Cancer Survivor Series: Steve “Beaver” Lopez

Cancer Survivor Series: Steve “Beaver” Lopez

Steve “Beaver” Lopez has never been one to let obstacles slow him down. It’s how, at age two, he got his nickname. 

“I used to chew on my baby crib,” he explained. “I ate one of the wooden bars so my parents gave me the name 'Beaver.’”

So when Lopez was diagnosed with testicular cancer at age 35, he knew he wasn’t going to let it stop him. Sitting there in the doctor’s office, stunned, he had one clear thought.

“I’m too young to die,” Lopez said.

With the long history of cancer in his family— his mother, aunts, and grandfather all having battled the disease— he knew from experience that there was no time to waste. Two weeks after the diagnosis, he was in for surgery to have the cancer removed.

And yet, the postoperative test results were still high enough to be concerning. He and his wife, Rae, traveled from their home in Northwest Indiana to Indianapolis to see a specialist— a doctor who had worked with Lance Armstrong. 

After a consultation, Lopez went through a second, 8-hour long surgery that removed 14 lymph nodes, 10 of which showed evidence of cancer. When his second round of postoperative tests once again came back high, he determinedly started chemotherapy.

“It’s pretty heavy-duty stuff,” Lopez said about the chemo drug regimen. “But luckily, it knocked it all out, and since then, I’ve been good.”

Despite being in and out of the hospital several times during the course of his treatment, his spirits never dampened.

“I always say ‘it could be worse.’ That’s my motto,” he said.

Lopez attributed much of the strength and positivity that helped him through the surgeries and chemo to his wife of 20 years. Together, they joked to keep his spirits up.

“My wife has been a really big part of my healing. She’s just awesome,” Lopez said. “She’s been to every surgery I’ve ever had. She’s always there to take care of me.” 

“We have a lot of fun— we laugh, we giggle, we try to make laughter a big part of our healing,” he continued. “We have big faith in God; we are both Christians and that helps, too.”

In testament to that faith— in God, in each other, and in his recovery— Beaver and Rea adopted a baby girl in 2009.

“She’s a big part of our lives now, too,” he said.

Before beginning his battle, Lopez was an active, prolific, and well-loved member of the regional, national, and international music scenes. He played with a Pearl Jam cover band named “Even Flow” and through that work built himself a strong local community of performers. 

As the end of his chemo regimen neared, and the medical bills started to pile up, his music family rallied around him to help. On his last day of chemo, they held a benefit concert to help cover the costs of his care. The event, named “Beaver’s Ball” (pun intended), raised over $40,000 to help pay for his care. It was so successful they held it again for the next two years, with each subsequent year benefitting another local cancer survivor.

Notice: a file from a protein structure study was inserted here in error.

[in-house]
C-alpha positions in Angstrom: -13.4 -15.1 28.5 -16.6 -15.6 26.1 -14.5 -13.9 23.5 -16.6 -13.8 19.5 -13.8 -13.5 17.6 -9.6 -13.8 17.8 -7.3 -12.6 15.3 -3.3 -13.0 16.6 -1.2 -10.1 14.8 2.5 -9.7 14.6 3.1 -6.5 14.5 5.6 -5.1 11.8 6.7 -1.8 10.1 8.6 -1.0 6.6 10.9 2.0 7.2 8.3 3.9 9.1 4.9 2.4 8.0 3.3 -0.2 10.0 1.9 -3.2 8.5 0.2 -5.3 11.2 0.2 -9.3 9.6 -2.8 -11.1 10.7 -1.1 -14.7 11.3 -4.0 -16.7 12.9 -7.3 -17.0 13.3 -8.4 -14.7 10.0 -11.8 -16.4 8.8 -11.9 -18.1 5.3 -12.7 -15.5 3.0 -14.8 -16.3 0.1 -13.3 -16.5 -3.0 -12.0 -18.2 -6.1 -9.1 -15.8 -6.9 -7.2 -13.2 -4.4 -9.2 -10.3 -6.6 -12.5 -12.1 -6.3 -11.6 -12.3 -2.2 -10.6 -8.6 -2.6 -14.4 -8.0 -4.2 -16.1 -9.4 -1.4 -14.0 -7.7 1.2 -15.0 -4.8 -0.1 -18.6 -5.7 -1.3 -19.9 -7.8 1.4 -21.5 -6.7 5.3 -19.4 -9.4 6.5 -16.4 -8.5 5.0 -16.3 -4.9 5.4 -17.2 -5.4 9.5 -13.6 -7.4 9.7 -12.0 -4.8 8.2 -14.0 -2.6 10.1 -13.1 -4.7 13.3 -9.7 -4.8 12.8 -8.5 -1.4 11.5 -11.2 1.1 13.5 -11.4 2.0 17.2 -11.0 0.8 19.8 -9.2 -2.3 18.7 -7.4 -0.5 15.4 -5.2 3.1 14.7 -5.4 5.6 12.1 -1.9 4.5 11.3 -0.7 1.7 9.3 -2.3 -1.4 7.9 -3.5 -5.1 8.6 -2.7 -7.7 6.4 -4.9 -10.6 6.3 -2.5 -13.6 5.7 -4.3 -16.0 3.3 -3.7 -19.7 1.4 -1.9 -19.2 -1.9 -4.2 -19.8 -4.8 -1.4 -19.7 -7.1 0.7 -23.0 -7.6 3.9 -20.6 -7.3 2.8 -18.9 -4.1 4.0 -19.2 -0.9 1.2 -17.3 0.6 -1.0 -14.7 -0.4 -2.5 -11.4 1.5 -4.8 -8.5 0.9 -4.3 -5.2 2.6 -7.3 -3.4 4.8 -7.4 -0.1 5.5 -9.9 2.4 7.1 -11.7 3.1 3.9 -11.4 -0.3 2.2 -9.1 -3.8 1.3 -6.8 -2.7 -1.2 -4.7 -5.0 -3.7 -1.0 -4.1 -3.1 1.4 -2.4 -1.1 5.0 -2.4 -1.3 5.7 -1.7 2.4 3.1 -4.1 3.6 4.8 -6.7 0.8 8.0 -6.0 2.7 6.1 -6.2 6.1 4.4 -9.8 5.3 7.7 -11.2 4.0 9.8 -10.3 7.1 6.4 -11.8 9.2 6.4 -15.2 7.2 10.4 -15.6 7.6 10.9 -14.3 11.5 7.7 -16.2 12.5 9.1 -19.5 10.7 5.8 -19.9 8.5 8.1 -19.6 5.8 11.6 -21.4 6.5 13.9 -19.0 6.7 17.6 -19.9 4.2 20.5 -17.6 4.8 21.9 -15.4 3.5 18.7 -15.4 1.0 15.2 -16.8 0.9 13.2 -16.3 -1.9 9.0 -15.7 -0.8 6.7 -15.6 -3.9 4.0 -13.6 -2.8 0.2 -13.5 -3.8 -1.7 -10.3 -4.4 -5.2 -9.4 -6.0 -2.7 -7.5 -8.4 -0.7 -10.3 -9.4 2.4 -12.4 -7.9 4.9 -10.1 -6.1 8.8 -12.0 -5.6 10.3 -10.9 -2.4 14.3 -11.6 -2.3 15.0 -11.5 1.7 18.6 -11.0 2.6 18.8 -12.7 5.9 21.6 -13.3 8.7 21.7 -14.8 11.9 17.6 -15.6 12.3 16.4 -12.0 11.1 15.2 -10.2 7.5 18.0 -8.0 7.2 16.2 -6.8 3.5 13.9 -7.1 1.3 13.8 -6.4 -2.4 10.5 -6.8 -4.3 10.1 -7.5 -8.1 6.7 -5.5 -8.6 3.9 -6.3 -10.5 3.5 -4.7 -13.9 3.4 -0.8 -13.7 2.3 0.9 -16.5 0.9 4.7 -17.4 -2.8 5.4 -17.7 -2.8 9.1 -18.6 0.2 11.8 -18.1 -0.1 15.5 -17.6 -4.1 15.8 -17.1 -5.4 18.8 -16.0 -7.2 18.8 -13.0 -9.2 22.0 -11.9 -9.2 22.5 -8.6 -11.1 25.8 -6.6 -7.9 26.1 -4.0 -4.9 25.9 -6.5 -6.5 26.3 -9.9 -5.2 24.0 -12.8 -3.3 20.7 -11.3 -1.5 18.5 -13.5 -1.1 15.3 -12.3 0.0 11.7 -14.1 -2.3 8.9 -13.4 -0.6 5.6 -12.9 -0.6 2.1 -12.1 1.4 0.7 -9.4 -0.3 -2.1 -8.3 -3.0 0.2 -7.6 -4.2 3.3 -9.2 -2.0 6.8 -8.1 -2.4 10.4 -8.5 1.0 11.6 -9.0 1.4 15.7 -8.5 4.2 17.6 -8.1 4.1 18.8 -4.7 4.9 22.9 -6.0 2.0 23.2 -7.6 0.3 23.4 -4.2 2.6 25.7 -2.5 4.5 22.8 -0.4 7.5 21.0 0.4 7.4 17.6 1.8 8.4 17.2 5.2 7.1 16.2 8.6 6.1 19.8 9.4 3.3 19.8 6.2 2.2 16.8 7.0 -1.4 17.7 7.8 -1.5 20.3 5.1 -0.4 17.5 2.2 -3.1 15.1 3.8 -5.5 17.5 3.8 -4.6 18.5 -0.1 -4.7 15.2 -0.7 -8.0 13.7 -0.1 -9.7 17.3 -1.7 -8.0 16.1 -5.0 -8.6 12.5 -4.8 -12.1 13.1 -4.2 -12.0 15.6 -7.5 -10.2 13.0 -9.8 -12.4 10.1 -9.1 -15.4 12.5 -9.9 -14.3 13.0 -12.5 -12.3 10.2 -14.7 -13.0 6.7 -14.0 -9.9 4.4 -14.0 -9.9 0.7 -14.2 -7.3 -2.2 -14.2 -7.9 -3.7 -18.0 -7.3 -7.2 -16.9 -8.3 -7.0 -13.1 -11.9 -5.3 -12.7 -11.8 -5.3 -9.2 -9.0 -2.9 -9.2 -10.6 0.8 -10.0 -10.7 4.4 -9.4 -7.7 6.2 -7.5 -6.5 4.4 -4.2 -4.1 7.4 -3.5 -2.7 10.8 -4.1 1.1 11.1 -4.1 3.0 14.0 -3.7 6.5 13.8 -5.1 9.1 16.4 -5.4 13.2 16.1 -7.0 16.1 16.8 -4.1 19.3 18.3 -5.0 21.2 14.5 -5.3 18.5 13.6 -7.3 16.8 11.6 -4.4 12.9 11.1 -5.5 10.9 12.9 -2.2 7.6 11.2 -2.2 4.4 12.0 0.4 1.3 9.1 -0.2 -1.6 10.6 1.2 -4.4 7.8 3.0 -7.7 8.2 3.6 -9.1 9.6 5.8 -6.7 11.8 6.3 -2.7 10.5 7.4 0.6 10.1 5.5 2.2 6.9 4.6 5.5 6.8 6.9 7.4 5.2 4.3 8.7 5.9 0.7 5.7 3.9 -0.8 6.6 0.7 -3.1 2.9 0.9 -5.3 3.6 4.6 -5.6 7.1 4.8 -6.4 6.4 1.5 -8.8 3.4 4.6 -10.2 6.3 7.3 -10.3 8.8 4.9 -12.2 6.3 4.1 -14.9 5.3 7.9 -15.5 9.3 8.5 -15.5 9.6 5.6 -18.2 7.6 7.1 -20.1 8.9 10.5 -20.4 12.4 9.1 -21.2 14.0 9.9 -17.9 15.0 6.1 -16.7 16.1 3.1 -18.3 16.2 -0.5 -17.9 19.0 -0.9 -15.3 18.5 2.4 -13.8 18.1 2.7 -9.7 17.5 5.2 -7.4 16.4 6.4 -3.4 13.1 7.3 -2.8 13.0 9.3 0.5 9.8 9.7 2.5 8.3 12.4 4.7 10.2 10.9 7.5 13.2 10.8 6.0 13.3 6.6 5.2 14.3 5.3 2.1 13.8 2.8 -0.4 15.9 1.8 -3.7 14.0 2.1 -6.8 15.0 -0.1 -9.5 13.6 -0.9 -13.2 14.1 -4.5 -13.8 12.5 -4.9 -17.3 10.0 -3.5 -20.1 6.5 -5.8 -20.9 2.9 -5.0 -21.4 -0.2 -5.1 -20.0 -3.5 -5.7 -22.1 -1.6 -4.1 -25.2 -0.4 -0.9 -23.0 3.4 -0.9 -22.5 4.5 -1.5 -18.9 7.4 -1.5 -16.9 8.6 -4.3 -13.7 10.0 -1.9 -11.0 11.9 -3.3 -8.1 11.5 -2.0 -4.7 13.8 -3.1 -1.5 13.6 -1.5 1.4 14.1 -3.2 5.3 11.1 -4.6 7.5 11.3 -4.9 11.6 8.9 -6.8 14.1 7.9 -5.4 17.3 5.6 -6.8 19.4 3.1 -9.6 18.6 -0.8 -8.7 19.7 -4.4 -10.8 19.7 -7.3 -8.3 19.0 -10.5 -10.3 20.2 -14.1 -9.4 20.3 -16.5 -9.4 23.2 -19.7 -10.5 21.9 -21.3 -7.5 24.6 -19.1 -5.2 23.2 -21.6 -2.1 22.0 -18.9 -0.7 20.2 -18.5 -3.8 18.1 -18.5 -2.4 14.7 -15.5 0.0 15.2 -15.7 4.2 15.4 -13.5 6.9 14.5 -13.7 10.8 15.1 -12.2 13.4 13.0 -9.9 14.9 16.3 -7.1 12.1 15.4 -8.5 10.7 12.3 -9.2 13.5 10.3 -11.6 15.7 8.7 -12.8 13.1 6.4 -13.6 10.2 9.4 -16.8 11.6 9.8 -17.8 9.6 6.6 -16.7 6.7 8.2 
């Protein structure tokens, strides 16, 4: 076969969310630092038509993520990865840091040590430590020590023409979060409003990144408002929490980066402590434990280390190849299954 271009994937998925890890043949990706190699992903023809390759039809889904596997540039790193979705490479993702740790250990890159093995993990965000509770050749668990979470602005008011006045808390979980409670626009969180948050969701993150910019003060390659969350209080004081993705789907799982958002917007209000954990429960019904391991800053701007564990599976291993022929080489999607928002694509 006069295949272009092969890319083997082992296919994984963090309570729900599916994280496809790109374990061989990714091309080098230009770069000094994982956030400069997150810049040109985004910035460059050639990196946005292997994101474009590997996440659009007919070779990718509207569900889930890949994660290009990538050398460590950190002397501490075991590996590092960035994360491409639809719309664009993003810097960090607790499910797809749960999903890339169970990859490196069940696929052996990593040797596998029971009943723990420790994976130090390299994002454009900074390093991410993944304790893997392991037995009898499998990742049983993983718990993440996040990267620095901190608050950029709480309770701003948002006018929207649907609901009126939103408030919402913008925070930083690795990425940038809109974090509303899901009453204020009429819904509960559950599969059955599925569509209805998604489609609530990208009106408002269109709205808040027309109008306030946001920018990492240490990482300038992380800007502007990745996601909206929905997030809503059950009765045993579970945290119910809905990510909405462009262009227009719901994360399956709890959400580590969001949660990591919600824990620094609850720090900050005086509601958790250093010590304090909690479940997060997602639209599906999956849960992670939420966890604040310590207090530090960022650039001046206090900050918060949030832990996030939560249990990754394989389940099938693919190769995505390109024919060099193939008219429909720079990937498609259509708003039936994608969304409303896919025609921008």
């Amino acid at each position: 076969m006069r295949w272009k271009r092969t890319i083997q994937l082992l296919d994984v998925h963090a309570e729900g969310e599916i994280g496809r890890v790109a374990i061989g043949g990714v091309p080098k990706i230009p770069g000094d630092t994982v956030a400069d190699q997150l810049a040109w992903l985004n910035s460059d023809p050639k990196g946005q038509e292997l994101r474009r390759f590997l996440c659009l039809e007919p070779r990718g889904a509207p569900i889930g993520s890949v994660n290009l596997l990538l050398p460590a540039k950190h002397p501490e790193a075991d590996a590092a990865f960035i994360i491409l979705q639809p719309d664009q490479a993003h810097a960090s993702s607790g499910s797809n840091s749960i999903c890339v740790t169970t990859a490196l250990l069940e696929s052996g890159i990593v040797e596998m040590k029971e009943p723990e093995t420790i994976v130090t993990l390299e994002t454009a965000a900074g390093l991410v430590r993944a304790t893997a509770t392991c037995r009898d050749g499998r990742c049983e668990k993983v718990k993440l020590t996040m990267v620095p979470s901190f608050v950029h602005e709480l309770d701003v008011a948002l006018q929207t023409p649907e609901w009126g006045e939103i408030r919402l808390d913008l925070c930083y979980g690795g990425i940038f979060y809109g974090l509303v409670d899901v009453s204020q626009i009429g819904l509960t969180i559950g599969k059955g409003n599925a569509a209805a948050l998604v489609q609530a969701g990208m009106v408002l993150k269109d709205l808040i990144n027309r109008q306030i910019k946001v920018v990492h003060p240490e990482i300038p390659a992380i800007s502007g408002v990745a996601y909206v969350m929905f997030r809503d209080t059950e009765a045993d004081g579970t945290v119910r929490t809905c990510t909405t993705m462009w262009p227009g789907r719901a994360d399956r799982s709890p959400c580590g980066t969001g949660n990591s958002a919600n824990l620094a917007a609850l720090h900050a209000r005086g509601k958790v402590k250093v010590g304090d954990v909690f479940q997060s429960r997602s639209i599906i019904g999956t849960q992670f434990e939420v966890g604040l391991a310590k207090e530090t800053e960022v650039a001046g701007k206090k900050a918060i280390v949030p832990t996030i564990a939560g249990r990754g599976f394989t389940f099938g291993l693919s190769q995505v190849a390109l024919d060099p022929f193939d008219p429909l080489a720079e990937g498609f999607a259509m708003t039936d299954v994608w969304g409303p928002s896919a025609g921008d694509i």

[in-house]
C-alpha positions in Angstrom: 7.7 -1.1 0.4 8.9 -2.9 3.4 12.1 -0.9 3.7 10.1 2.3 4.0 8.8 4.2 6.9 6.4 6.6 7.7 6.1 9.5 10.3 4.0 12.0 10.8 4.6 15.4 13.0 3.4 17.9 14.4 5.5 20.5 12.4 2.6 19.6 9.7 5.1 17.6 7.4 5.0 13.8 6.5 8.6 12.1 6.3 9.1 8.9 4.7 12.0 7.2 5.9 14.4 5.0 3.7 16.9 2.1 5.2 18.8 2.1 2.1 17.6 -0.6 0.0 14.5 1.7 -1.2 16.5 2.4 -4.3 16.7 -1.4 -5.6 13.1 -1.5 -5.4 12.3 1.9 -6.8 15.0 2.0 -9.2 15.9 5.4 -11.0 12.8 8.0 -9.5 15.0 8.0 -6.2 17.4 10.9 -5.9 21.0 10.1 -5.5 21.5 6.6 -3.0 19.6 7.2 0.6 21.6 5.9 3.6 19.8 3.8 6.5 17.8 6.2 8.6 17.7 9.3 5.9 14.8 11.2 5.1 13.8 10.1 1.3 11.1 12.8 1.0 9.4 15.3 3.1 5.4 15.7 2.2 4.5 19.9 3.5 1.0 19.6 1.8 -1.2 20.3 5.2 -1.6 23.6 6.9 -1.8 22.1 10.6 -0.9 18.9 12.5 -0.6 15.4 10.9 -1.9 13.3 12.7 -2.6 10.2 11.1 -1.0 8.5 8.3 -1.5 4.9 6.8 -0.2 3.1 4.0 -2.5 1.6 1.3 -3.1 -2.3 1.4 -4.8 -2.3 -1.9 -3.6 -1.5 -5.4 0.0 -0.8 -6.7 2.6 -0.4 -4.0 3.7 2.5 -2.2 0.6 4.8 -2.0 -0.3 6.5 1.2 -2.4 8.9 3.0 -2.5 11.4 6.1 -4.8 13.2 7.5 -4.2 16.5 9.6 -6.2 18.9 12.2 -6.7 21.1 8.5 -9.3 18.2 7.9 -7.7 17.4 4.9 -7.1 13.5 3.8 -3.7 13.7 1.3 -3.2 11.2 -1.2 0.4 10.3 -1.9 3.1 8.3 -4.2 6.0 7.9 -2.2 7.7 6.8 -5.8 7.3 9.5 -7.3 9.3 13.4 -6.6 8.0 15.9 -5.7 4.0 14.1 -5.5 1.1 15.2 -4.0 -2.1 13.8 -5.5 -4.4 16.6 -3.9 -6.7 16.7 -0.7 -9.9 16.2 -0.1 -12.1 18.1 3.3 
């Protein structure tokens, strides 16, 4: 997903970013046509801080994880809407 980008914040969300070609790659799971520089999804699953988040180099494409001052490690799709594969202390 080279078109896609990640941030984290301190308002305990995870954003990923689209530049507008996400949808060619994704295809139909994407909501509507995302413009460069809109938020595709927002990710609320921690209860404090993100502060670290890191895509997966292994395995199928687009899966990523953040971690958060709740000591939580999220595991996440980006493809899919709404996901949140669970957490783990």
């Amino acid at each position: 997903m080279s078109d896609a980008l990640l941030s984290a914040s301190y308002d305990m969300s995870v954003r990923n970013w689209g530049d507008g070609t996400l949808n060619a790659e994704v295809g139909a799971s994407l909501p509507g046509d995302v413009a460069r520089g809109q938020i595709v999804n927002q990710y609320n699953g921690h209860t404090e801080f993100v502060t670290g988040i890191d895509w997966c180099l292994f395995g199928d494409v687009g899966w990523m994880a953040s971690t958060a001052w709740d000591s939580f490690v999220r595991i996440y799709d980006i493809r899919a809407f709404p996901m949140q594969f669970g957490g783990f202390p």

Taken on his last day of chemo

“That was really cool,” he said.

A couple of years ago, he started performing shows again. The cancer had complicated his recovery from an earlier vocal polyp surgery, which combined had kept him from returning to his passion for many years.

“It’s fun to get out there still and just play,” Lopez said.

Living in a body that has fought, and won, battles with cancer, bad knees, carpal tunnel, vocal polyps, and more is not easy.

"On a daily basis, I probably have a pain from my chin down to my toes of probably about a good six, on a scale of one to ten. My body always hurts, but it's something I've adapted to," Lopez said.

But those struggles didn’t slow him down. In 2010, he went back to nursing school and became a registered nurse. After graduating, he worked on an oncology floor for five years, followed by a short stint in hospice. Currently, he works in the emergency room and serves at the RN Liaison at St. Mary’s Medical Center. 

“I am able to sympathize with and have empathy for all of my patients. My body has endured a lot of these symptoms that people come through with,” Lopez said.

It especially meant a lot to him to be there to give comfort to other cancer patients when he worked with the oncology team. After Lopez was diagnosed, he and his wife relied heavily on the advice and support from other survivors they found through Facebook, and he appreciated the opportunity to do the same for those in his care.

“When I was on the cancer floor, I was able to really reach out and give comfort to a lot of the patients,” he said. “And give them a sense of hope, as well, that just because they have cancer, that doesn’t mean there aren’t things you can still do.”